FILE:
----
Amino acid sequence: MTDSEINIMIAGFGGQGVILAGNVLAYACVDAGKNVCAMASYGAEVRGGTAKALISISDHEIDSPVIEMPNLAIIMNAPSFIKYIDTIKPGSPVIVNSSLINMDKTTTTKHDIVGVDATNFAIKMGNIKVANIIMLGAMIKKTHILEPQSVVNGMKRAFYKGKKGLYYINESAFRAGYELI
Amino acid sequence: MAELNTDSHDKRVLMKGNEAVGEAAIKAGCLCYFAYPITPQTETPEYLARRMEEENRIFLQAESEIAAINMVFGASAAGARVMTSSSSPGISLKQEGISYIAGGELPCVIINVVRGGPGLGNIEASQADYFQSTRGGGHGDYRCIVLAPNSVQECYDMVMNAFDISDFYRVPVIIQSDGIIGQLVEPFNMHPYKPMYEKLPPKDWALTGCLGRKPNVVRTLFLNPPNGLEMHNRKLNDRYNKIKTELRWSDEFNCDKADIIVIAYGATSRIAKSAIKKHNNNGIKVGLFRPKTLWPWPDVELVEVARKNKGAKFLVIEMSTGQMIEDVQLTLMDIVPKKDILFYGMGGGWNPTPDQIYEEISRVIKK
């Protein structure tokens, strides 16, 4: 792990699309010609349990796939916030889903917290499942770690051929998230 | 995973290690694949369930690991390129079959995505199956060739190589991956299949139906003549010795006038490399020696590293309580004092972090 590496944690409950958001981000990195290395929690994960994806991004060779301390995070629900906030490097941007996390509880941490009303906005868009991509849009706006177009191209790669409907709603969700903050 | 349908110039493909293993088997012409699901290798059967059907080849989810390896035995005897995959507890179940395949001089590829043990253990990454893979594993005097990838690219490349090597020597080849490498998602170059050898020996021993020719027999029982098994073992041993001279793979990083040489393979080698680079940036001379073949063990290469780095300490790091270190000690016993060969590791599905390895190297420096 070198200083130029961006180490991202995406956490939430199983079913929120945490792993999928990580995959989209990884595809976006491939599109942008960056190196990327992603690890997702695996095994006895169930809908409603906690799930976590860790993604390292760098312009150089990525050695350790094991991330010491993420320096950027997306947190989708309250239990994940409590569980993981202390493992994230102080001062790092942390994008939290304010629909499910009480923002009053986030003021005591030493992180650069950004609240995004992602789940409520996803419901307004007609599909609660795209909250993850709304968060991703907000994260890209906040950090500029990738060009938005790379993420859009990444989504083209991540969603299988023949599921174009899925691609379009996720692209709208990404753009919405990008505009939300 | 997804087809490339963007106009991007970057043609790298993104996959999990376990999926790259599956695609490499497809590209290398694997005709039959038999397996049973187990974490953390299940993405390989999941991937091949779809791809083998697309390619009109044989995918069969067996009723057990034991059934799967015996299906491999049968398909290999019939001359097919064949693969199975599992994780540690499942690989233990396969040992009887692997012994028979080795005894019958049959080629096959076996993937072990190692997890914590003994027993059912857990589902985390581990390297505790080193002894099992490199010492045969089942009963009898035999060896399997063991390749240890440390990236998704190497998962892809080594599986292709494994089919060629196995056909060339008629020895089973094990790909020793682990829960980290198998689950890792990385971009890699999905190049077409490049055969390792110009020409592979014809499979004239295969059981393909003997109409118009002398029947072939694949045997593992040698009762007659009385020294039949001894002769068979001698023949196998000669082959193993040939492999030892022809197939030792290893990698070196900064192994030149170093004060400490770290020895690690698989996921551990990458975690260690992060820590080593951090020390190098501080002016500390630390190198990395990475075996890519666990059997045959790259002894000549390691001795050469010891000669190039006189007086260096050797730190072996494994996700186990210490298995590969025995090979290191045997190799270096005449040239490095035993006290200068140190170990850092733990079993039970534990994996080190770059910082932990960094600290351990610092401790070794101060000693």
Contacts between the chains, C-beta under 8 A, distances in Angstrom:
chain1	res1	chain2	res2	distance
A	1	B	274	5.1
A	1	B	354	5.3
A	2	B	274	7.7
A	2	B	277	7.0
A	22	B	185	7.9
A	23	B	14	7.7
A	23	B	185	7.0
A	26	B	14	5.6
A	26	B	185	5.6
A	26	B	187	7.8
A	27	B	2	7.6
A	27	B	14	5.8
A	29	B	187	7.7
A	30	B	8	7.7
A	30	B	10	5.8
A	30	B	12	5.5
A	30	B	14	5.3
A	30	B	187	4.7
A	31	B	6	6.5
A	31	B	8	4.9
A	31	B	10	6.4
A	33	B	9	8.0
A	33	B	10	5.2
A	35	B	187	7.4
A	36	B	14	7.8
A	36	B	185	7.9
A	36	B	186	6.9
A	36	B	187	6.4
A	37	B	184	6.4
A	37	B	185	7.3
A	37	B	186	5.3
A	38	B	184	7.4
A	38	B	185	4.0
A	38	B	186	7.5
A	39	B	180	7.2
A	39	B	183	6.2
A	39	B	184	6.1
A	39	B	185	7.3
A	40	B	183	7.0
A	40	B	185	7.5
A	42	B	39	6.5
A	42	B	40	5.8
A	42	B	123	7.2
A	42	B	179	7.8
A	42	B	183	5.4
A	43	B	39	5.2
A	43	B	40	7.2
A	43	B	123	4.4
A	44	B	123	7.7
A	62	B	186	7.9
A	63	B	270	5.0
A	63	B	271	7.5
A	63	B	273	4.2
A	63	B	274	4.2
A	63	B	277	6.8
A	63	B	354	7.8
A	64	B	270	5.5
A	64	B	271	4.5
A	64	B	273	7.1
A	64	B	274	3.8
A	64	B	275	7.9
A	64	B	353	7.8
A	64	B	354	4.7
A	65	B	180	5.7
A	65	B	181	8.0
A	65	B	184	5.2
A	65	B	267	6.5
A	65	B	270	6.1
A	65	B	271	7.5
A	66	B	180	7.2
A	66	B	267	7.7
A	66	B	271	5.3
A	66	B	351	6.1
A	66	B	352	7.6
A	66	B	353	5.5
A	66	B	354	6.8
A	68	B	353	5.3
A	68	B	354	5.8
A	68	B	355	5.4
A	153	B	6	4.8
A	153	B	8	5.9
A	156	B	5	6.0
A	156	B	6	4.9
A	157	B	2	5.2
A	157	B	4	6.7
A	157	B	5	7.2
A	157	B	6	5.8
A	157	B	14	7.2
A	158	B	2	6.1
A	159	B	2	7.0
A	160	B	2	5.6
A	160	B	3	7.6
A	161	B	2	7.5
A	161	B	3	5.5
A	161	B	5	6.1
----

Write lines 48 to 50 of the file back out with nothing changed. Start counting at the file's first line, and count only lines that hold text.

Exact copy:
A	42	B	123	7.2
A	42	B	179	7.8
A	42	B	183	5.4